Title: What It Means To Be A Libertarian: A Personal Interpretation
Author: Charles Murray
Release Date: December 1, 1996
Finished Reading: December 2, 2014
About: “In the last quarter of the eighteenth century, the American Founders created a society based on the belief that human happiness is intimately connected with personal freedom and responsibility. A few people, of whom I am one, think that the Founders’ insights are as true today as they were two centuries ago. We believe that human happiness requires freedom, and freedom requires limited government. Limited government means a very small one, shorn of almost all of the apparatus we have come to take for granted during the last sixty years.
Most people are baffled by such views. Don’t we realize that this is postindustrial America, not Jefferson’s agrarian society? This book tries to explain how we can believe the less government, the better. It contains no footnotes. It has no tables and but a single graph. My purpose is to explain a way of looking at the world.”
I picked up this book because I knew that I was Libertarian, but wasn’t sure what that really meant. I have taken tests in school to see where I fall in this political mess and got the same results. Libertarian. Ok. What the heck does that mean? Hence, why I picked up this seemingly dry-looking non-fiction, political book. I want to know what people are talking about. I want to be able to hold a “political” conversation. I want to be more present in what’s going on around me. So I read.
Murray has a way with wording that allows me to understand. He doesn’t use huge, impossible words. This book is accessible for all adult readers. He breaks down common ideals that Libertarians hold and interprets them according to how he sees them and how he lives by them. It was more enjoyable to read with the author inserted in the book, rather than reading a dry, textbookish prose. There are even a couple times when he breaks down wording in an ideal and tells what that really means. (I already returned my book to the library, so I can’t give you an exact example. My apologies.) Something really cool that he did was recognize the use of the pronoun “he”. Murray explained this is his choice because he’s the author and he identifies as male and uses the pronoun “he”. From a language perspective, I found this insanely interesting and awesome that he even mentioned the rhetoric. Pretty meta. Me likey meta.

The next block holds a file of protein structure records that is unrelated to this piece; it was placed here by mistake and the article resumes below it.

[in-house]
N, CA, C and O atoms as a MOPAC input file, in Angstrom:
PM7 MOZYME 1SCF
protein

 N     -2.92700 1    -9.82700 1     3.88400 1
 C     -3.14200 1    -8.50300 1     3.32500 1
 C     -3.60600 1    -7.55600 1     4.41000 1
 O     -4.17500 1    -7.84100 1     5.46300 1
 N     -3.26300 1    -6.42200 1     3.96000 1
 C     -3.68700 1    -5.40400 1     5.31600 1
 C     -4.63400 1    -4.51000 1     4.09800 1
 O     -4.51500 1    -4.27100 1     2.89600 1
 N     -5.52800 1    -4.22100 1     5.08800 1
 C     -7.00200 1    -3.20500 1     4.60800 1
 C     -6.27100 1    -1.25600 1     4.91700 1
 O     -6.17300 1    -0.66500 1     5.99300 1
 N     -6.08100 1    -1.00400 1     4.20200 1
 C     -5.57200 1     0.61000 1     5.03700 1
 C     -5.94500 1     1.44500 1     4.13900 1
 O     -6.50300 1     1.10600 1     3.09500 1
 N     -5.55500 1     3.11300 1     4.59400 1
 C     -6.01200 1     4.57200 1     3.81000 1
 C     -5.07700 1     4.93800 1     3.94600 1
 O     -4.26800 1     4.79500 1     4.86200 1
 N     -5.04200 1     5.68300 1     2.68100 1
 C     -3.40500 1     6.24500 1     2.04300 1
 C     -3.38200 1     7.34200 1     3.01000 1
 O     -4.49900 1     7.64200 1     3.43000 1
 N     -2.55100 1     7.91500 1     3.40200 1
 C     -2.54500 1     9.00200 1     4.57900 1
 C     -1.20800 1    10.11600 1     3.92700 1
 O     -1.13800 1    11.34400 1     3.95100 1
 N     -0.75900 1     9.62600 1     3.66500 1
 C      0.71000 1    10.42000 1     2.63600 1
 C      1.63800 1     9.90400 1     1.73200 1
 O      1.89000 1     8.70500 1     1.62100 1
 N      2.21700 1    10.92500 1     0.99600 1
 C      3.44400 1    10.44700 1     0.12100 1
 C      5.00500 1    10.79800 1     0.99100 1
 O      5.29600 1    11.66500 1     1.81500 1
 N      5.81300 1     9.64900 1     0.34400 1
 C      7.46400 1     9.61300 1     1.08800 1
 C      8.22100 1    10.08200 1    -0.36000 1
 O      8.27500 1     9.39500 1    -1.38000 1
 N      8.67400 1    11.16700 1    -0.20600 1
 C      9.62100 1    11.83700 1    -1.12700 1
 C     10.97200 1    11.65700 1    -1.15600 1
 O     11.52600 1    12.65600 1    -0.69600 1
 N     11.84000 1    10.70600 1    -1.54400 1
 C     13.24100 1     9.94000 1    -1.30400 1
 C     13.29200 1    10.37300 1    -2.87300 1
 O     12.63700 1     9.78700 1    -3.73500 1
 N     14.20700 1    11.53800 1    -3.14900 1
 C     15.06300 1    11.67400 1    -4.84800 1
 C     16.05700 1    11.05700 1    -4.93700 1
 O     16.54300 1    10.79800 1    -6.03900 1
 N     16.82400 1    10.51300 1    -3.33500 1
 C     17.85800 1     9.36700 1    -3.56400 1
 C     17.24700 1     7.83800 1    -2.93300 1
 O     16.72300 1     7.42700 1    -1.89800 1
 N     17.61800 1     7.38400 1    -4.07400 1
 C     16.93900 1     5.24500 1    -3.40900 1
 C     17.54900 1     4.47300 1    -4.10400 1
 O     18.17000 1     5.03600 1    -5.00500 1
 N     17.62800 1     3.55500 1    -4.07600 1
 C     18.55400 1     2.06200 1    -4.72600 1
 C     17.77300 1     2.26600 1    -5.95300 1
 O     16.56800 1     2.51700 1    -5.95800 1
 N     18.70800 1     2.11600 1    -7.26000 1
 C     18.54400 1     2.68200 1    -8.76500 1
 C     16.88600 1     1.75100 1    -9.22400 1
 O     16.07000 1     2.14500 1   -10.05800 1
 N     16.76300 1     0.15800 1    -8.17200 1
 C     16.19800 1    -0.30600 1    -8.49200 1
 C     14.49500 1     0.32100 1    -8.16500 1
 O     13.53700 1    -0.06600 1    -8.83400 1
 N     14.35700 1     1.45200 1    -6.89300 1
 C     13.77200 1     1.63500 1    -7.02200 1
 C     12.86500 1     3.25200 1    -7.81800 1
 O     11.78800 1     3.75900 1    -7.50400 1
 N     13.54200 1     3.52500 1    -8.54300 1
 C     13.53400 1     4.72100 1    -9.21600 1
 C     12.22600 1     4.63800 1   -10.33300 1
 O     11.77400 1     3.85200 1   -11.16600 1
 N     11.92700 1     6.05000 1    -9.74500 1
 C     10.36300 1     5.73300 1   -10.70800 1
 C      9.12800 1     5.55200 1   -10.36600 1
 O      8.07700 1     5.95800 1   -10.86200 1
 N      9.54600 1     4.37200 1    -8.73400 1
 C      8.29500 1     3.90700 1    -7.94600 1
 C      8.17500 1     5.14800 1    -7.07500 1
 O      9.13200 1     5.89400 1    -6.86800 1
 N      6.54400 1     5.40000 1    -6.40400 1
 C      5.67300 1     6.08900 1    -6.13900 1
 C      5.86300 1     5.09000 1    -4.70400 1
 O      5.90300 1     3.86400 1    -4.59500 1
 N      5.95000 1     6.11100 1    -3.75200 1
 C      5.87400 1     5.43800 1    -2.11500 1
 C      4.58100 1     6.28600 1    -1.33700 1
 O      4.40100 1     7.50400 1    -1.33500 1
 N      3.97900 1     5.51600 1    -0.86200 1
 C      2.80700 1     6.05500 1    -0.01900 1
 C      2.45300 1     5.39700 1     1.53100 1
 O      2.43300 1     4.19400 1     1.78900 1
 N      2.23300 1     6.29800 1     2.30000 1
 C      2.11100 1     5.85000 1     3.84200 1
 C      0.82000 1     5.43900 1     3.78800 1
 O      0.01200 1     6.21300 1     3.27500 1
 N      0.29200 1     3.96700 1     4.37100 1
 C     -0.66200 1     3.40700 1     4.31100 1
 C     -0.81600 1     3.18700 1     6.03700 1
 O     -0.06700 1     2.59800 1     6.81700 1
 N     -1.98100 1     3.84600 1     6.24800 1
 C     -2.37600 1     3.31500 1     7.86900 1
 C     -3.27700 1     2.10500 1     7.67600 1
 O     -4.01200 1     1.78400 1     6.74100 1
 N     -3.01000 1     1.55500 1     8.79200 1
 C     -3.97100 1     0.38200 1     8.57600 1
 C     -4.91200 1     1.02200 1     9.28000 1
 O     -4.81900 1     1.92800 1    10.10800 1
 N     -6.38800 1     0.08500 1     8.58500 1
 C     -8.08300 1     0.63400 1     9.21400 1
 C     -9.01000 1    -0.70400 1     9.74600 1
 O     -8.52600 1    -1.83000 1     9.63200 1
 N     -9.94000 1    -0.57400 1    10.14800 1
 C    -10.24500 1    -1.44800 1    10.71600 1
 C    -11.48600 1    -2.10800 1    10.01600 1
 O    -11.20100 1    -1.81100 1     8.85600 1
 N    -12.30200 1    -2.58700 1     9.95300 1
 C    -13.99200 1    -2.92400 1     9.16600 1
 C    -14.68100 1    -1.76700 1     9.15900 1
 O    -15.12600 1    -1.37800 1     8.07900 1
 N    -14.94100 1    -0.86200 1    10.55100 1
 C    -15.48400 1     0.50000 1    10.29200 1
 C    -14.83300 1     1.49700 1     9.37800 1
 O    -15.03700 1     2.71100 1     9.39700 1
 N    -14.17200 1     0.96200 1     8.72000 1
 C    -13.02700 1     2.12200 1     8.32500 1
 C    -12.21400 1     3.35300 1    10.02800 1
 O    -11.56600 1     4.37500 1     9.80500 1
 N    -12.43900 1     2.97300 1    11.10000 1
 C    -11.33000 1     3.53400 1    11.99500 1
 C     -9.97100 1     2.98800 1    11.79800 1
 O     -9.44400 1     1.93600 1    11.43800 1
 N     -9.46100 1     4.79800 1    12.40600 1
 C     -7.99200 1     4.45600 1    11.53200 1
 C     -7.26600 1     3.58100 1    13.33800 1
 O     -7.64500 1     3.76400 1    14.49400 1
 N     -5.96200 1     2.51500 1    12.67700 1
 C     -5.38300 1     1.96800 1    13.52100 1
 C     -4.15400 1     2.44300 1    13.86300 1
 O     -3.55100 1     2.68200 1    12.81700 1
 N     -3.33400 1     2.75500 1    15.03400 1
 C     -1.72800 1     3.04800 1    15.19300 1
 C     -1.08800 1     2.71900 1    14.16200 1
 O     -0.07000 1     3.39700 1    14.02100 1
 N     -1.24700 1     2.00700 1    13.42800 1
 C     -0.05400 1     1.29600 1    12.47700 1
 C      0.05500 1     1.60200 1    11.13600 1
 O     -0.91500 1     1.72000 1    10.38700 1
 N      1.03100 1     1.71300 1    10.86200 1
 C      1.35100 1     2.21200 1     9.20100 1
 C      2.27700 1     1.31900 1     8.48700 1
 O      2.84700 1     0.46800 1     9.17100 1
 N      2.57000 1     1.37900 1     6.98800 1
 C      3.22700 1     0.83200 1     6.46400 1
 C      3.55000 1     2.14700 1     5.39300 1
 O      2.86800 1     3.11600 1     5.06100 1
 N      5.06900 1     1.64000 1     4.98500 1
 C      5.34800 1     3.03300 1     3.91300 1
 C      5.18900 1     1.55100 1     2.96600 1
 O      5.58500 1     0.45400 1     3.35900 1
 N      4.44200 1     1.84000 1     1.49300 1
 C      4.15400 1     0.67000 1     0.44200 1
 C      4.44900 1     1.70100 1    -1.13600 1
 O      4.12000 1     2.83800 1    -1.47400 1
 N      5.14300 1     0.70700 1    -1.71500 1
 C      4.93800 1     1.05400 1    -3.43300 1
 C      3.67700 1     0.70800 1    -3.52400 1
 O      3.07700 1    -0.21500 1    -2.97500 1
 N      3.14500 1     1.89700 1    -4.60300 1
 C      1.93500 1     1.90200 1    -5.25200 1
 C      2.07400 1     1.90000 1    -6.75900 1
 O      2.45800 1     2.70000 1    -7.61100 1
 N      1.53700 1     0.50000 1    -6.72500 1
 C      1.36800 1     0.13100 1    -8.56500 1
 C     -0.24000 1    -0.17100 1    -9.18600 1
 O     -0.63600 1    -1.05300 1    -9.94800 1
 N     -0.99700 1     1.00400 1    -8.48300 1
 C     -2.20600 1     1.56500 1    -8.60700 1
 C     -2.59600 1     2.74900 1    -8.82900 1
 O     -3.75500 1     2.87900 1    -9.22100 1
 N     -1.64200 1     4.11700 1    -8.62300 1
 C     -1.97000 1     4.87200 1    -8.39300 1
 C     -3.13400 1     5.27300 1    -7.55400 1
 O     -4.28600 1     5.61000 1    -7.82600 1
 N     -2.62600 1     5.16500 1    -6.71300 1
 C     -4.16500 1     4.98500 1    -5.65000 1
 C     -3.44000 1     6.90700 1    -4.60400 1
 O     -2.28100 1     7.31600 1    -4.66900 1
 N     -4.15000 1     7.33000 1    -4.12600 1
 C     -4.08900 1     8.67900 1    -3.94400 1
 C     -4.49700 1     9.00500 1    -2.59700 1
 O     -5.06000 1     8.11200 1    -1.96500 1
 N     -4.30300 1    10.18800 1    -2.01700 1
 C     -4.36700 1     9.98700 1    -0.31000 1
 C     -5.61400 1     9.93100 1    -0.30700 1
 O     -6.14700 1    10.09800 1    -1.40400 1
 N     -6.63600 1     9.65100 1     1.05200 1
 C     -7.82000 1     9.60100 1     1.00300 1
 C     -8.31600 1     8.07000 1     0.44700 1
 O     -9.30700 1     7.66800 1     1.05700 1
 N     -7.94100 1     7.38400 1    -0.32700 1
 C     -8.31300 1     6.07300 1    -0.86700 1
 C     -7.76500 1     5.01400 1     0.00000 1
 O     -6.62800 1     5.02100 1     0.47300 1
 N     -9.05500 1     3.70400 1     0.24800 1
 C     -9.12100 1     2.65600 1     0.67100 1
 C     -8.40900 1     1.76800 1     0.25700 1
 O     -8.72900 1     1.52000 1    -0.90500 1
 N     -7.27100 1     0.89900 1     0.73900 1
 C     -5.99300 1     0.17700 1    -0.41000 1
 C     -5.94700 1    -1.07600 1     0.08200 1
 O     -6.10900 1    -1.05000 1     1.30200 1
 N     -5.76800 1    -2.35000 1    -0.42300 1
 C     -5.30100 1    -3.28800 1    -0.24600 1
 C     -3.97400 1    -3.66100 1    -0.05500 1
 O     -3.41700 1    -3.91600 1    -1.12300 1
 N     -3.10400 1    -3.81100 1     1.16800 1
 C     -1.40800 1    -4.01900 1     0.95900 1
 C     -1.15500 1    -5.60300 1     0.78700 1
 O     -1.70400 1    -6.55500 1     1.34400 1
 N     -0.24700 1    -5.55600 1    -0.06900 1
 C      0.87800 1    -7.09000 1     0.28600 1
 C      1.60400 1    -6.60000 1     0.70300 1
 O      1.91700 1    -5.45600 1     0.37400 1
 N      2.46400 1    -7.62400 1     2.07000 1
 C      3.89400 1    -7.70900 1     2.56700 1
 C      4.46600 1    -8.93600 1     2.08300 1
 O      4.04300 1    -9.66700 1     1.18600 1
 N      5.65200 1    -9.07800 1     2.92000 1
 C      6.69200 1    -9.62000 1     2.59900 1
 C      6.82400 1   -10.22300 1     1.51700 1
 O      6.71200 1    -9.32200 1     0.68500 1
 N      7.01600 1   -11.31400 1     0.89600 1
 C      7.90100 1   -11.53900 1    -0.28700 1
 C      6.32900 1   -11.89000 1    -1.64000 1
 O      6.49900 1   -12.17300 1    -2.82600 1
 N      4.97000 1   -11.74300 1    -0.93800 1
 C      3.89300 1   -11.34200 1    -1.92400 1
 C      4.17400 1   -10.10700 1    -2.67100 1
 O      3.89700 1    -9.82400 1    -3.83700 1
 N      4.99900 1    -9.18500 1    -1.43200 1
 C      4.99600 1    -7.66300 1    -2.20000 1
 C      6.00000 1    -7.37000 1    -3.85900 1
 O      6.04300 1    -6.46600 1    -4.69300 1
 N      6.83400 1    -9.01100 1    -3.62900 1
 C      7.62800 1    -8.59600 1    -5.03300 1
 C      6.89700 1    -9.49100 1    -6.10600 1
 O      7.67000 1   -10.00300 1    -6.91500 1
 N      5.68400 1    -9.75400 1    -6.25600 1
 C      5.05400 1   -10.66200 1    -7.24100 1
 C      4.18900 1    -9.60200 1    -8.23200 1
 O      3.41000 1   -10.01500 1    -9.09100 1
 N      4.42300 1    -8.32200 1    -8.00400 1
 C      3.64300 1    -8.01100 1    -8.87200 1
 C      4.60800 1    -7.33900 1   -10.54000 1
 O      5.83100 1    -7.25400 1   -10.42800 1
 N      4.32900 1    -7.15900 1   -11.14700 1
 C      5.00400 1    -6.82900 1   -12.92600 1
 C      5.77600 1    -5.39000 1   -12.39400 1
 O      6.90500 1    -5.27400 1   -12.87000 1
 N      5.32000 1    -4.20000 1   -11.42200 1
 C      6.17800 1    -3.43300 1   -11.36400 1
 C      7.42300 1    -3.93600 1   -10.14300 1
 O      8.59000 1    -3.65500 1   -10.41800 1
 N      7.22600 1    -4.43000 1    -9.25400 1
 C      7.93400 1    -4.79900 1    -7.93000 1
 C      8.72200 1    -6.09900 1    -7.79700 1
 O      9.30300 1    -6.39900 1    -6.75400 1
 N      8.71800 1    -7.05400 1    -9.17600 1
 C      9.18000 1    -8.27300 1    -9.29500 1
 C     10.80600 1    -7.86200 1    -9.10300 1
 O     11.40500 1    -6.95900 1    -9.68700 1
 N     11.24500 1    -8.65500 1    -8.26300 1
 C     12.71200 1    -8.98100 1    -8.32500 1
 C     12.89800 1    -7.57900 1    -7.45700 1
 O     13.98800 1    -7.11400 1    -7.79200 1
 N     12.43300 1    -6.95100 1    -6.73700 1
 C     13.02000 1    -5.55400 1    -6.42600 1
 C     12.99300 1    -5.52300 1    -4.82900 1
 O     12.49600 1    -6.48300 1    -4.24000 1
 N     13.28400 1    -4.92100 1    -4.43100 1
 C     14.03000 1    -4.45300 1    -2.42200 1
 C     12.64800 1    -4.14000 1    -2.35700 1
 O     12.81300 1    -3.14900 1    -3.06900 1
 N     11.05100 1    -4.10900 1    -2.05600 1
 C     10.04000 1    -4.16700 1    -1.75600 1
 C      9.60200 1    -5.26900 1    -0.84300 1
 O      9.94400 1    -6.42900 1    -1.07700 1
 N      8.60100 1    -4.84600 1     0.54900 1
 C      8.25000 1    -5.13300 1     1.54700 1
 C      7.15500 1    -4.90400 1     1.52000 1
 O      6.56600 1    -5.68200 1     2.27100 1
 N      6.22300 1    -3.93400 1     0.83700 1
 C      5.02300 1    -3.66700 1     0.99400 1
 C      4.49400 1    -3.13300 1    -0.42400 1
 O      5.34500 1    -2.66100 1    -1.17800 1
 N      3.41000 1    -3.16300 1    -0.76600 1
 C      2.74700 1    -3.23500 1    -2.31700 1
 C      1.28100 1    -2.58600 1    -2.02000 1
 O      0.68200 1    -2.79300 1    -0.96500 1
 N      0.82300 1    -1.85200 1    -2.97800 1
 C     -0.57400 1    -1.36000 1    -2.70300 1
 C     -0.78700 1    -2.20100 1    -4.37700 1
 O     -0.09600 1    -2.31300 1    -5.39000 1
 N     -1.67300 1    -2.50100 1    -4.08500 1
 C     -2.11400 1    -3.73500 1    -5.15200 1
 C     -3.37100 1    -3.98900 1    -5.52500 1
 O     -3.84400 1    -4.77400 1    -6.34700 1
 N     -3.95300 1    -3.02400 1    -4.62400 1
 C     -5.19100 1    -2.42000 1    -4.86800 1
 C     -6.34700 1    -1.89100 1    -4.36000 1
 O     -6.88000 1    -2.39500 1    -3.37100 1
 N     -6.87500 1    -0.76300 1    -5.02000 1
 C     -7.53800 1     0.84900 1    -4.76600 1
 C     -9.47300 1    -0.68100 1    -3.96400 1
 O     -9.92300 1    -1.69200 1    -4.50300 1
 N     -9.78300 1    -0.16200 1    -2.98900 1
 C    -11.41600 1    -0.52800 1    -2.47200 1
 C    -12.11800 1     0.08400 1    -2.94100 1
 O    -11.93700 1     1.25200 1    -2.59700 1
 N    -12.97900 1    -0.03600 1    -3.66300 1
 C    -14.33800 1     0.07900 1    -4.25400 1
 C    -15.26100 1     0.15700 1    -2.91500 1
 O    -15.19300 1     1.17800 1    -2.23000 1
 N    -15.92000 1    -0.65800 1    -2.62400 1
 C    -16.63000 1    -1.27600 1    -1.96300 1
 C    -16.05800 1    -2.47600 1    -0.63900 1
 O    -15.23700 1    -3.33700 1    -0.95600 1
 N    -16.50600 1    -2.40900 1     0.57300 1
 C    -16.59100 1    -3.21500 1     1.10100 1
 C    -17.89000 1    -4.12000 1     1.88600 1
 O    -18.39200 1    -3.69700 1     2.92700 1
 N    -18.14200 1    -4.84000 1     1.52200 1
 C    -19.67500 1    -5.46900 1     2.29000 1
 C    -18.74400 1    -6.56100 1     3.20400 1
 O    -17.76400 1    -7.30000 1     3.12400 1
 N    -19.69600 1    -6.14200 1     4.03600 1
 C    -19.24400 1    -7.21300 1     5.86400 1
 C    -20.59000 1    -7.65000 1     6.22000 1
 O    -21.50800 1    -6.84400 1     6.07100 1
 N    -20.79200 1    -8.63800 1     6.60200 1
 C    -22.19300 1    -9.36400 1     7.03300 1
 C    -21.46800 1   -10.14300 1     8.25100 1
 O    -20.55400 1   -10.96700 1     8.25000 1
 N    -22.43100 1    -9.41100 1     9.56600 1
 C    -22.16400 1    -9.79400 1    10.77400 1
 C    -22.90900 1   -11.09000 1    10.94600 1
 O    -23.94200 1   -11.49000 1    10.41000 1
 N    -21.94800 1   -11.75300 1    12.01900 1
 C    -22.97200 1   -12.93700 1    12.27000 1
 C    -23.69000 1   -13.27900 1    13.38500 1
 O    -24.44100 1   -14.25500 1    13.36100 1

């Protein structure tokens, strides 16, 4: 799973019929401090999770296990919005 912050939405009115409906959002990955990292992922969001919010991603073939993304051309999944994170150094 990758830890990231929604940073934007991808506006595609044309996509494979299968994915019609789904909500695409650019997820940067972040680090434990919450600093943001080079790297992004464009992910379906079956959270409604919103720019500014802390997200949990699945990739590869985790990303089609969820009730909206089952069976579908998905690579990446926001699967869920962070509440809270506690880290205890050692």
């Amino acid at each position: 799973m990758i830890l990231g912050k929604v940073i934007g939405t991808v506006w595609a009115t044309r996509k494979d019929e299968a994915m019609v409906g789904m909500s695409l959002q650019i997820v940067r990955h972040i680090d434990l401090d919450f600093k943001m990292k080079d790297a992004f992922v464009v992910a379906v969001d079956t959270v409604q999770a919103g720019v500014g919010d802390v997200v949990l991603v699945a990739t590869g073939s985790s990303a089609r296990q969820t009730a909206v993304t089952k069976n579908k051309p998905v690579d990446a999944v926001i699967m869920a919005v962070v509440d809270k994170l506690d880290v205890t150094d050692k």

This book basically solidified that I am, indeed, a Libertarian. I think I am more of a lower case libertarian, like Murray admittedly is. There are things that I absolutely agree with, but there are others where I could be lenient on. I’m not a full-force radical, by any means. I found this book to be crazy informative without shoving information down my throat. It wasn’t trying to convince me to change my views either. I’m curious as to whether or not it reads the same if I subscribed to a different political party. Let me know in the comments if you’ve read this and feel that he’s trying to lure others to join this revolution.
After Murray lays down all the atrocities and what should be happening, he goes to tell us things we can do and change for the future. I appreciate that his goals are realistic. He knows he won’t be able to see the changes in his lifetime. This stuff takes time and people are stubborn.
My rating and why: I gave this book four stars! I read it and really enjoyed it. I felt that I benefited from reading it and would recommend this book to those searching for a political book. While I won’t be able to win a debate about politics, I will definitely have a better grasp of my beliefs and how they translate. For a non-fiction book talking about politics, it was written in a tangible way that didn’t scare me off.
So! Are you political? What political books have you read and would recommend? Does politics scare you? Have you read anything else by Murray? Let me know in the comments below. Like. Comment. Follow. New book review to come next tomorrow.
Until next time my fellow bibliophiles!